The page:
Almost any mammal traveling in this landscape, if larger than a tree shrew (which would fit in a modest handbag), sooner or later will have to pass through one of these gaps, and in each a snare awaits. Powered by a bent-over sapling, it lies beneath a camouflage of leaves and hides a loop of bicycle brake cable — or truck winch cable for larger animals like tigers. The trigger controlling each snare is made of small sticks and can be astonishingly sensitive. I’ve seen snares set for deer and wild pig that were no less capable of capturing creatures as light of foot as a jungle fowl, the wild cousin of the domestic chicken, or a silver pheasant, the males of which shimmer in the dusky forest like bundles of fallen moonbeams.
Southeast Asia, including the Philippines and Indonesia, has the highest proportion of endemic birds and mammals anywhere in the world; it also leads the world in the proportion of species in imminent danger of extinction.
On an expedition to central Laos, my companions and I made our way into a forest distinguished mainly by its remoteness. The Vietnamese border lay perhaps a dozen kilometers to the east, closer by far than the nearest village, four days’ hard march away, where we’d recruited the guides and porters traveling with us. That village, in turn, lay two days by foot and motorized pirogue from the end of the nearest road. The head of our expedition, conservation biologist William Robichaud, the only other westerner in our group of 14, told me that, unless a distressed American pilot had parachuted into the sprawling watershed that lay before us during the Vietnam War, ours were the first blue eyes that had glimpsed it.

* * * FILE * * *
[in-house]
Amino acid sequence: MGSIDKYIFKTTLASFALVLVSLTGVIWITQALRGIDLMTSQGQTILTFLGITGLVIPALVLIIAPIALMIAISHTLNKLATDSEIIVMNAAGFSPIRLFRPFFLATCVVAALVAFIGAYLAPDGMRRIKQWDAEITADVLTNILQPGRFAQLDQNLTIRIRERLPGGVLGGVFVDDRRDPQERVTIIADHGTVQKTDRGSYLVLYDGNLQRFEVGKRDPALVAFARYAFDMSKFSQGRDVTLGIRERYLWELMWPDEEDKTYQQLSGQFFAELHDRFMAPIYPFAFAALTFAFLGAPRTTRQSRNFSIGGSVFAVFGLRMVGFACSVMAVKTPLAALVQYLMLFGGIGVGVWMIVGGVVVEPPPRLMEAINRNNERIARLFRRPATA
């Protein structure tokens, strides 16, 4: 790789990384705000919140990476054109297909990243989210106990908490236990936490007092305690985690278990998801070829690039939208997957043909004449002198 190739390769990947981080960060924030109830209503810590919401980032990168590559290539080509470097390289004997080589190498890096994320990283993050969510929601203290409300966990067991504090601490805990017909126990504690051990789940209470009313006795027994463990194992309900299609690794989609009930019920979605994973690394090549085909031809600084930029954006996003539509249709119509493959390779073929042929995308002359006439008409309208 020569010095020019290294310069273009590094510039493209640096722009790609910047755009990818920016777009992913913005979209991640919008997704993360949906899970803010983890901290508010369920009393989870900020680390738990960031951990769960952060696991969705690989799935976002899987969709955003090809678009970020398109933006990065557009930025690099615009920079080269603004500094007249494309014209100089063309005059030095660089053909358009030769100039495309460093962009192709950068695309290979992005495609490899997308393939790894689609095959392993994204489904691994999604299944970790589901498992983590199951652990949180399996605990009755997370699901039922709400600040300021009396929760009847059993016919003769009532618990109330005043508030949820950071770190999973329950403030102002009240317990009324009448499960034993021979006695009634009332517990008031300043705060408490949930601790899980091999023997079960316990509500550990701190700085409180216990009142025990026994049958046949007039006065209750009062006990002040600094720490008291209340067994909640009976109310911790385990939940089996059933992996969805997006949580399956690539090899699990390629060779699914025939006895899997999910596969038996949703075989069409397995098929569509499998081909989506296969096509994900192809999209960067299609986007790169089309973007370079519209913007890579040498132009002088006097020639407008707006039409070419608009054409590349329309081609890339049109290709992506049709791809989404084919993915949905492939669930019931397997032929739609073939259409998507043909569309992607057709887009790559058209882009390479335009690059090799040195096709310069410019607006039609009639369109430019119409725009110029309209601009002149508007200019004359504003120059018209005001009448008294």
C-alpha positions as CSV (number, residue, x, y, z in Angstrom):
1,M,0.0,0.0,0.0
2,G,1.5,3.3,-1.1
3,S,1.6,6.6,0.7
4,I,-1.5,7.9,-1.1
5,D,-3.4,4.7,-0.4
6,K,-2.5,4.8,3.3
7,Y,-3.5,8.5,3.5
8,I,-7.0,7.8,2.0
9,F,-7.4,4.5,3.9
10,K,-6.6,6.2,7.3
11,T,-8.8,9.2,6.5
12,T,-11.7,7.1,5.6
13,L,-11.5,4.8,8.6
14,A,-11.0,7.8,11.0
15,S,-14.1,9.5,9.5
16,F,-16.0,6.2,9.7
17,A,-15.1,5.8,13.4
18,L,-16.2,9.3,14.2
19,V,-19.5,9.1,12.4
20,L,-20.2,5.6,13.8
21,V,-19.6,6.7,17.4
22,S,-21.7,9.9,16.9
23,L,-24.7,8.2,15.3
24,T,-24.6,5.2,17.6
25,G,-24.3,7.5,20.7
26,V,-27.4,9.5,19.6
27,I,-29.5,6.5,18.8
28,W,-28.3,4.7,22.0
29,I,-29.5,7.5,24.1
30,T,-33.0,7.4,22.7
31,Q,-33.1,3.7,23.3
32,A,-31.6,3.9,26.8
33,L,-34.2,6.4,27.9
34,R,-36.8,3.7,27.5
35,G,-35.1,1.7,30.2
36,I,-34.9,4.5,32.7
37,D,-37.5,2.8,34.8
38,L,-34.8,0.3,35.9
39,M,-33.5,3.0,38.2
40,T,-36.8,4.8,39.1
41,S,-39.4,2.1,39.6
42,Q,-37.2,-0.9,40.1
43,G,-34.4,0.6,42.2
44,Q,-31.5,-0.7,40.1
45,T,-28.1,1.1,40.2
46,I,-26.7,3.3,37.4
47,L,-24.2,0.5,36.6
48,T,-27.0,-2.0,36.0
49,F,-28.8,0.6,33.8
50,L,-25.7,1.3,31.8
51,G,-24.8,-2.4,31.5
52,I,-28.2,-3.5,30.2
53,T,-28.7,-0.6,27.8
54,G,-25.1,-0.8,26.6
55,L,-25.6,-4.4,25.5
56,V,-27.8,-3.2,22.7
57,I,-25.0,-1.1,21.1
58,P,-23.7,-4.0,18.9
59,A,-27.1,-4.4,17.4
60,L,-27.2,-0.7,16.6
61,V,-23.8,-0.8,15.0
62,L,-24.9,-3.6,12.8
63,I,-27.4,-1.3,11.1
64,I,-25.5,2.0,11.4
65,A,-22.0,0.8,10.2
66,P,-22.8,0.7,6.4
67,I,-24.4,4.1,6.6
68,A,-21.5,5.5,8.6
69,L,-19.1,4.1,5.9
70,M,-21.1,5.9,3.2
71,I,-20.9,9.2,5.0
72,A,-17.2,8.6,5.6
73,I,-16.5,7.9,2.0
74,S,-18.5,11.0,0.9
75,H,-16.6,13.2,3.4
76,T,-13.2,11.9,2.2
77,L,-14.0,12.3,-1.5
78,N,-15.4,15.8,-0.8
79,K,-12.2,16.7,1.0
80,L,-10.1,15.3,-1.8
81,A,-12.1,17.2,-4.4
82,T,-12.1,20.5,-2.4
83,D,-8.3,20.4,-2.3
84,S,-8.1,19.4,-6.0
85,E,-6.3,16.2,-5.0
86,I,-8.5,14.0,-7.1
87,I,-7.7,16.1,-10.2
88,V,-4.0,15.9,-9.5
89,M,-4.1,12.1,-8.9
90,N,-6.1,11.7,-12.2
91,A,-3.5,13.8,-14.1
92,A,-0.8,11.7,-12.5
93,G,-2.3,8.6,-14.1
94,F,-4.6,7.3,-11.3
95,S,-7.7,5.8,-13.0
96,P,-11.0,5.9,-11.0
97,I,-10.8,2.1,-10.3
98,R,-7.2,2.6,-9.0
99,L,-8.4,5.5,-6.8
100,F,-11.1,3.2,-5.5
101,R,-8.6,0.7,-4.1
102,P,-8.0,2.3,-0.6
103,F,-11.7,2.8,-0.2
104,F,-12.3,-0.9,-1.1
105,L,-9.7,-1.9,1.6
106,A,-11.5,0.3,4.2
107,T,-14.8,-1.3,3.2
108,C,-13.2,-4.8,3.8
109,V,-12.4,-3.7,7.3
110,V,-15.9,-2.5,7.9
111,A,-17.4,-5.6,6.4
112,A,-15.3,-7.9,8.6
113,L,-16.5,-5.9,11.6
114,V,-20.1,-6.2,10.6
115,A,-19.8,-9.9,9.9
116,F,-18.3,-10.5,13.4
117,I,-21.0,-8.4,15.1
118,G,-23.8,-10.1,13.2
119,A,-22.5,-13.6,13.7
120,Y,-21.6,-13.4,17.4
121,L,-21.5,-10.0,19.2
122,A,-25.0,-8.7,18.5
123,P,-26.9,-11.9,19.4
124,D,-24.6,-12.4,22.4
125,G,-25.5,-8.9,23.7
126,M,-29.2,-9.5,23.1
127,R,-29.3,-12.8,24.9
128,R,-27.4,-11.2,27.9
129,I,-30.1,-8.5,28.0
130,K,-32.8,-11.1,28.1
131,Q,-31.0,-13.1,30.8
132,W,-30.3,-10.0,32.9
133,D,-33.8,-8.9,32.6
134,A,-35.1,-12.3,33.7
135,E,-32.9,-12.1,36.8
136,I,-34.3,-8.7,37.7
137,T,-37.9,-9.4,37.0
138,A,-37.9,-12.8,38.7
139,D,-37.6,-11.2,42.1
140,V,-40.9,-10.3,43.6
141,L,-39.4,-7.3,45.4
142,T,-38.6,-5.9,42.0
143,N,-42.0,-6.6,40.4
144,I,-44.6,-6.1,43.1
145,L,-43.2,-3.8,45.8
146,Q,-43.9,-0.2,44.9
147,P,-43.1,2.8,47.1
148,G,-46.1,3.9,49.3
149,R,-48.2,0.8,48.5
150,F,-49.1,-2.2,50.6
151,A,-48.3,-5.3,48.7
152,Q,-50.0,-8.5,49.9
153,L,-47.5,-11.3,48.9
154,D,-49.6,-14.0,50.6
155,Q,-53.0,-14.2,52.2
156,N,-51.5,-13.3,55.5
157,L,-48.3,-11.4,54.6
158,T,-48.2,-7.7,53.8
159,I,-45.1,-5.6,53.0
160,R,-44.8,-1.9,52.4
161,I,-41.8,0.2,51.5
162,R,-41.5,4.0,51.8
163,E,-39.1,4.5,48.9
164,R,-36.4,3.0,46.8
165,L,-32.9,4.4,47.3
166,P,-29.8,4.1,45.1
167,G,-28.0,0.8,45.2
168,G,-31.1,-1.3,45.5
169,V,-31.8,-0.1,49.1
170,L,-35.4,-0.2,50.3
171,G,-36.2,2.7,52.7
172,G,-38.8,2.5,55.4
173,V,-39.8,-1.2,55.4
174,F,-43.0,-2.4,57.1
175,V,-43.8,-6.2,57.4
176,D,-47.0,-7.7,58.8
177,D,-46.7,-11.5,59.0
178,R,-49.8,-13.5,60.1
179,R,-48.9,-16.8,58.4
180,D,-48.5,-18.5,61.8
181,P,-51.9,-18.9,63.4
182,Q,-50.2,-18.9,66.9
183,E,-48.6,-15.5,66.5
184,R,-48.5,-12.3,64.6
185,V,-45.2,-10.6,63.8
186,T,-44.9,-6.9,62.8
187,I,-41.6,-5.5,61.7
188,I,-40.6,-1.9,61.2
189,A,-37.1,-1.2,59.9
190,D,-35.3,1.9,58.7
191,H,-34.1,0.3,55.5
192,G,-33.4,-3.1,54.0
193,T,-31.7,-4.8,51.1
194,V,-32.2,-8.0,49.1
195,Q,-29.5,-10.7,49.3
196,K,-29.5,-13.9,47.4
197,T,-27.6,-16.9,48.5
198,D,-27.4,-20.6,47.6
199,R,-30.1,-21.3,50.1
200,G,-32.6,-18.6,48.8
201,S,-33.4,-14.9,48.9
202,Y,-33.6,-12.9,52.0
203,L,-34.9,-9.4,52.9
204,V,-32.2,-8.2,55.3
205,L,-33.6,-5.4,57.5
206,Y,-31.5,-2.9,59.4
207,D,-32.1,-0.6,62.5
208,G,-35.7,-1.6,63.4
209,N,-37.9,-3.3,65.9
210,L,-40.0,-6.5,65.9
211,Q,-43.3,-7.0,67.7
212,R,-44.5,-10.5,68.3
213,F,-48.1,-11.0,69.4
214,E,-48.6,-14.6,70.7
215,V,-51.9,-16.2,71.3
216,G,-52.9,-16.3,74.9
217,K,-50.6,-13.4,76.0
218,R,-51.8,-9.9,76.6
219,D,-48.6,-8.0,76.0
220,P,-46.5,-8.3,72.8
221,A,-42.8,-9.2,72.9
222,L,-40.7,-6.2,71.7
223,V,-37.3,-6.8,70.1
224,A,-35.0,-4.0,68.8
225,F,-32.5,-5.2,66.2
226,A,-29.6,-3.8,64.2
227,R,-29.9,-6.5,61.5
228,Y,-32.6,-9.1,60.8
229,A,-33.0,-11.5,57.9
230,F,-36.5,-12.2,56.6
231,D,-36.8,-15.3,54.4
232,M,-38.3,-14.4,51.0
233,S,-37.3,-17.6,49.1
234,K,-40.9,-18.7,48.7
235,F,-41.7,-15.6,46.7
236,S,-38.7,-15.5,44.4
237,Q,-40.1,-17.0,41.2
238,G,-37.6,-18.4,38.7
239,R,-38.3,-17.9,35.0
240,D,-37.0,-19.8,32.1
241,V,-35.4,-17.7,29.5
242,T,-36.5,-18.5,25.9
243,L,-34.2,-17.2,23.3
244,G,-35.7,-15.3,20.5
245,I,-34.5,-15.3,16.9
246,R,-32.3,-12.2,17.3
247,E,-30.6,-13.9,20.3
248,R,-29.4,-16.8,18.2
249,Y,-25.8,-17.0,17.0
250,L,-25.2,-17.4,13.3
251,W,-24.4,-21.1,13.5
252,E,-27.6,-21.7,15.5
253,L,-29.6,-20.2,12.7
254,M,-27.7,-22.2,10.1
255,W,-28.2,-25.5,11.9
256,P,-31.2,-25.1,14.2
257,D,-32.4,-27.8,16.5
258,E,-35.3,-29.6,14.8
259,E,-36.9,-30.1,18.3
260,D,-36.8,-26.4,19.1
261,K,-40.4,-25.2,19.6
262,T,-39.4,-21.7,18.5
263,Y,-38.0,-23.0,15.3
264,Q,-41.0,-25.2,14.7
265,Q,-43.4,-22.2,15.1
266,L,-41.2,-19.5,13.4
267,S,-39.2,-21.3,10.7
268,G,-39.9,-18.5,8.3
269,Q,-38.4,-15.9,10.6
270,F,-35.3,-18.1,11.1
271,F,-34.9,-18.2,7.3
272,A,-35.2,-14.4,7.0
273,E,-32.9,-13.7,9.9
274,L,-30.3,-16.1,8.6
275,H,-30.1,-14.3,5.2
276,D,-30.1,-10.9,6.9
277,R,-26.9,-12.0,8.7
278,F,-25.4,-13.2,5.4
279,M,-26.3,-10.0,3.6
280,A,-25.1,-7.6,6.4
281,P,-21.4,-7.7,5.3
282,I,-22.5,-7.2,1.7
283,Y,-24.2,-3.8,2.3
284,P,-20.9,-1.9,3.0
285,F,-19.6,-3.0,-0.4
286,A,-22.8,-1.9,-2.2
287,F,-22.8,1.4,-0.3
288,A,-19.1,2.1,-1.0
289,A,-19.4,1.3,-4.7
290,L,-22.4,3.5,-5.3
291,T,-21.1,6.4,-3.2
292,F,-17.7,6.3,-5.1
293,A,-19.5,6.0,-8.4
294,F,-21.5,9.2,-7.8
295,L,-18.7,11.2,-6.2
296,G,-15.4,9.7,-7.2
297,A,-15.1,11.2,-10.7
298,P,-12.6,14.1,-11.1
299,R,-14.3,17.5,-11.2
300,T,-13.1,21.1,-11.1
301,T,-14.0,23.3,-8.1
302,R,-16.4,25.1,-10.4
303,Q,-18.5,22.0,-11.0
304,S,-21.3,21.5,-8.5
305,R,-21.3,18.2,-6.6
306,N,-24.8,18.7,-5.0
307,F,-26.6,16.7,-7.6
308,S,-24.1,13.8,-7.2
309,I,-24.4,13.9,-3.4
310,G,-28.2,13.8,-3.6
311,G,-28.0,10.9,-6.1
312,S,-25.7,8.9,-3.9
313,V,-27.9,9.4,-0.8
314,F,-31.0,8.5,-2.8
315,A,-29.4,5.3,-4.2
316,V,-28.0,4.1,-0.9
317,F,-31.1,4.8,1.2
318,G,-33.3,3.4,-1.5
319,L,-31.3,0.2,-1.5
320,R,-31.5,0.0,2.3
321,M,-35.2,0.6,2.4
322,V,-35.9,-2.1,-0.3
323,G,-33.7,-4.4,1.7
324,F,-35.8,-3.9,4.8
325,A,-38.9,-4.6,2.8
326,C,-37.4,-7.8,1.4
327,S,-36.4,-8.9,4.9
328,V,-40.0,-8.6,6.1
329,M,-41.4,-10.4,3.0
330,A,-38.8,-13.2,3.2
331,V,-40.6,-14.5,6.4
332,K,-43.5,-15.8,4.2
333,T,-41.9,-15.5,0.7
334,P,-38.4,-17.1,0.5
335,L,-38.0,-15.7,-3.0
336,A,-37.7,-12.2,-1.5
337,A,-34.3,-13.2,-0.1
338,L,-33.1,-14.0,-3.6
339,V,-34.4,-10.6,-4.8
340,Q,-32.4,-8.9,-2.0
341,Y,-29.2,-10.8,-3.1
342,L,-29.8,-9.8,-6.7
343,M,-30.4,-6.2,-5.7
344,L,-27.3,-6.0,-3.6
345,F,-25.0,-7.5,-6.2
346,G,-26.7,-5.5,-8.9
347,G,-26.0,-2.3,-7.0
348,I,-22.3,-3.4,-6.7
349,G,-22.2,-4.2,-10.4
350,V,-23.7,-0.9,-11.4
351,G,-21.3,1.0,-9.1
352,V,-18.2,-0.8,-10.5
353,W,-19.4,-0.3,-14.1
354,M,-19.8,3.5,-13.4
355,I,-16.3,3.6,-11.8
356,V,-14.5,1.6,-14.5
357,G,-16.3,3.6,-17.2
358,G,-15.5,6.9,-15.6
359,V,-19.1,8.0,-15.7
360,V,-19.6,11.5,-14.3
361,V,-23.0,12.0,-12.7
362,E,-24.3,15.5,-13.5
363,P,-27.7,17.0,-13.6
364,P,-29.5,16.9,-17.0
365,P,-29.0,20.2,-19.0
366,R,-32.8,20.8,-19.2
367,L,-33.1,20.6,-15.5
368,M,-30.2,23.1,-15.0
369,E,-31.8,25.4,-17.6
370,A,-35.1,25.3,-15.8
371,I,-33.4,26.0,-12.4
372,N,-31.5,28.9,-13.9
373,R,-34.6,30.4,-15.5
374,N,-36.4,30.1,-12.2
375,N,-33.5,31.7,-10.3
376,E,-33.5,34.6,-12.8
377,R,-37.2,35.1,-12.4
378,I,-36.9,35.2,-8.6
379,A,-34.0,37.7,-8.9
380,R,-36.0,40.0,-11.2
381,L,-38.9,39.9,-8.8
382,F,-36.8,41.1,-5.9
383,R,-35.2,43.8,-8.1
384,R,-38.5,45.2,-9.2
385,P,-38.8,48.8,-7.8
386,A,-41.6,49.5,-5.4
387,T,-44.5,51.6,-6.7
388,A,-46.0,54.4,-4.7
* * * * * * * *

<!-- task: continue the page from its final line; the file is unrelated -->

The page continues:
Isolation, however, failed to protect the canyons and ridges we surveyed. Evidence lay everywhere of commercial poachers who had crossed the mountains from Vietnam to feed the Chinese market. In a matter of days, we collected wires from almost a thousand snares. In them, we found the decaying carcasses of ferret badgers, hog badgers, mongooses, various species of birds, and several critically endangered large-antlered muntjacs, a species of barking deer, one of which, in its struggle to free itself, had pulled off its own foot before dying nearby.
We camped by fish-rich rivers that had been stripped of their otters and saw the remains of dozens of poachers’ camps, some elaborately equipped with butchering tables and smoking racks. Saddest of all was the sight of a red-shanked douc (also called a douc langur), perhaps the most beautiful monkey in the world, dangling upside down at the end of a snare pole, having succumbed to as slow and cruel a death as might be imagined.
The indiscriminate wastefulness of this massive trapping enterprise is hard to absorb even when you see it yourself. Poachers check their snare lines haphazardly and leave them armed when they depart the area. This means the killing goes on indefinitely, no matter if the bodies languish and rot.
A Unicorn Still in the Wild?